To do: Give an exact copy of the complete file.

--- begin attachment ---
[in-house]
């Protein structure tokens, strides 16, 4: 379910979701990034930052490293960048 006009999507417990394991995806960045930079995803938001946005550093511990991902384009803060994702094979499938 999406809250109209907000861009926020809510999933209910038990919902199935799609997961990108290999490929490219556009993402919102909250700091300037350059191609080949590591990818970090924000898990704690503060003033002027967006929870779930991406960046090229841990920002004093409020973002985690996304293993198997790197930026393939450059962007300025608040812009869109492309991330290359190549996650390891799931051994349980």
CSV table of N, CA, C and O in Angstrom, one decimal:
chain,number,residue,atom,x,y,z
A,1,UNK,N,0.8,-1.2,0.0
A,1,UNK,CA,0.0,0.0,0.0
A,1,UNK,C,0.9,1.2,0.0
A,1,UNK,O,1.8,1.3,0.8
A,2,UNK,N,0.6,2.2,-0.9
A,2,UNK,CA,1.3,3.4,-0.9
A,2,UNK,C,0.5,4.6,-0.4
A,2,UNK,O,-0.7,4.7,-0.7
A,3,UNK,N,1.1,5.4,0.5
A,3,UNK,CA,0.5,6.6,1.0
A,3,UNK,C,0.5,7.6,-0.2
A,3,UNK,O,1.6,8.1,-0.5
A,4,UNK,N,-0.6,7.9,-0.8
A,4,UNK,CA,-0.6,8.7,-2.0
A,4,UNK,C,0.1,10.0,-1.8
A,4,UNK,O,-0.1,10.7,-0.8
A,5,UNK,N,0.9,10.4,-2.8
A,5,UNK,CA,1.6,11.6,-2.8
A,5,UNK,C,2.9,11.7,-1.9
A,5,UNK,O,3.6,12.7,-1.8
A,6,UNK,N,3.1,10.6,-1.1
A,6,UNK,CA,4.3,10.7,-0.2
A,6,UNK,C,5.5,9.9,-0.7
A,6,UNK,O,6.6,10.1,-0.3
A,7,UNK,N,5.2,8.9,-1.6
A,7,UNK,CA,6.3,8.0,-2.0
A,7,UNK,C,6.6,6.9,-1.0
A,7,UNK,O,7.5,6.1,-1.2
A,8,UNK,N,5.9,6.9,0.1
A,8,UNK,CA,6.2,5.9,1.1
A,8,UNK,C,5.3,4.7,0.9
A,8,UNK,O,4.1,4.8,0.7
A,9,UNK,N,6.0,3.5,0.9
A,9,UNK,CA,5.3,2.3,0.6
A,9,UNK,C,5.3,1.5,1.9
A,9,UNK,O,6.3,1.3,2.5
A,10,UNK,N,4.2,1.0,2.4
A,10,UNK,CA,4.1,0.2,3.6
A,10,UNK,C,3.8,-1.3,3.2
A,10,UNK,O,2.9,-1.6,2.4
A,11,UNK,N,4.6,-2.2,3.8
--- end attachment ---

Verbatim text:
[in-house]
């Protein structure tokens, strides 16, 4: 379910979701990034930052490293960048 006009999507417990394991995806960045930079995803938001946005550093511990991902384009803060994702094979499938 999406809250109209907000861009926020809510999933209910038990919902199935799609997961990108290999490929490219556009993402919102909250700091300037350059191609080949590591990818970090924000898990704690503060003033002027967006929870779930991406960046090229841990920002004093409020973002985690996304293993198997790197930026393939450059962007300025608040812009869109492309991330290359190549996650390891799931051994349980």
CSV table of N, CA, C and O in Angstrom, one decimal:
chain,number,residue,atom,x,y,z
A,1,UNK,N,0.8,-1.2,0.0
A,1,UNK,CA,0.0,0.0,0.0
A,1,UNK,C,0.9,1.2,0.0
A,1,UNK,O,1.8,1.3,0.8
A,2,UNK,N,0.6,2.2,-0.9
A,2,UNK,CA,1.3,3.4,-0.9
A,2,UNK,C,0.5,4.6,-0.4
A,2,UNK,O,-0.7,4.7,-0.7
A,3,UNK,N,1.1,5.4,0.5
A,3,UNK,CA,0.5,6.6,1.0
A,3,UNK,C,0.5,7.6,-0.2
A,3,UNK,O,1.6,8.1,-0.5
A,4,UNK,N,-0.6,7.9,-0.8
A,4,UNK,CA,-0.6,8.7,-2.0
A,4,UNK,C,0.1,10.0,-1.8
A,4,UNK,O,-0.1,10.7,-0.8
A,5,UNK,N,0.9,10.4,-2.8
A,5,UNK,CA,1.6,11.6,-2.8
A,5,UNK,C,2.9,11.7,-1.9
A,5,UNK,O,3.6,12.7,-1.8
A,6,UNK,N,3.1,10.6,-1.1
A,6,UNK,CA,4.3,10.7,-0.2
A,6,UNK,C,5.5,9.9,-0.7
A,6,UNK,O,6.6,10.1,-0.3
A,7,UNK,N,5.2,8.9,-1.6
A,7,UNK,CA,6.3,8.0,-2.0
A,7,UNK,C,6.6,6.9,-1.0
A,7,UNK,O,7.5,6.1,-1.2
A,8,UNK,N,5.9,6.9,0.1
A,8,UNK,CA,6.2,5.9,1.1
A,8,UNK,C,5.3,4.7,0.9
A,8,UNK,O,4.1,4.8,0.7
A,9,UNK,N,6.0,3.5,0.9
A,9,UNK,CA,5.3,2.3,0.6
A,9,UNK,C,5.3,1.5,1.9
A,9,UNK,O,6.3,1.3,2.5
A,10,UNK,N,4.2,1.0,2.4
A,10,UNK,CA,4.1,0.2,3.6
A,10,UNK,C,3.8,-1.3,3.2
A,10,UNK,O,2.9,-1.6,2.4
A,11,UNK,N,4.6,-2.2,3.8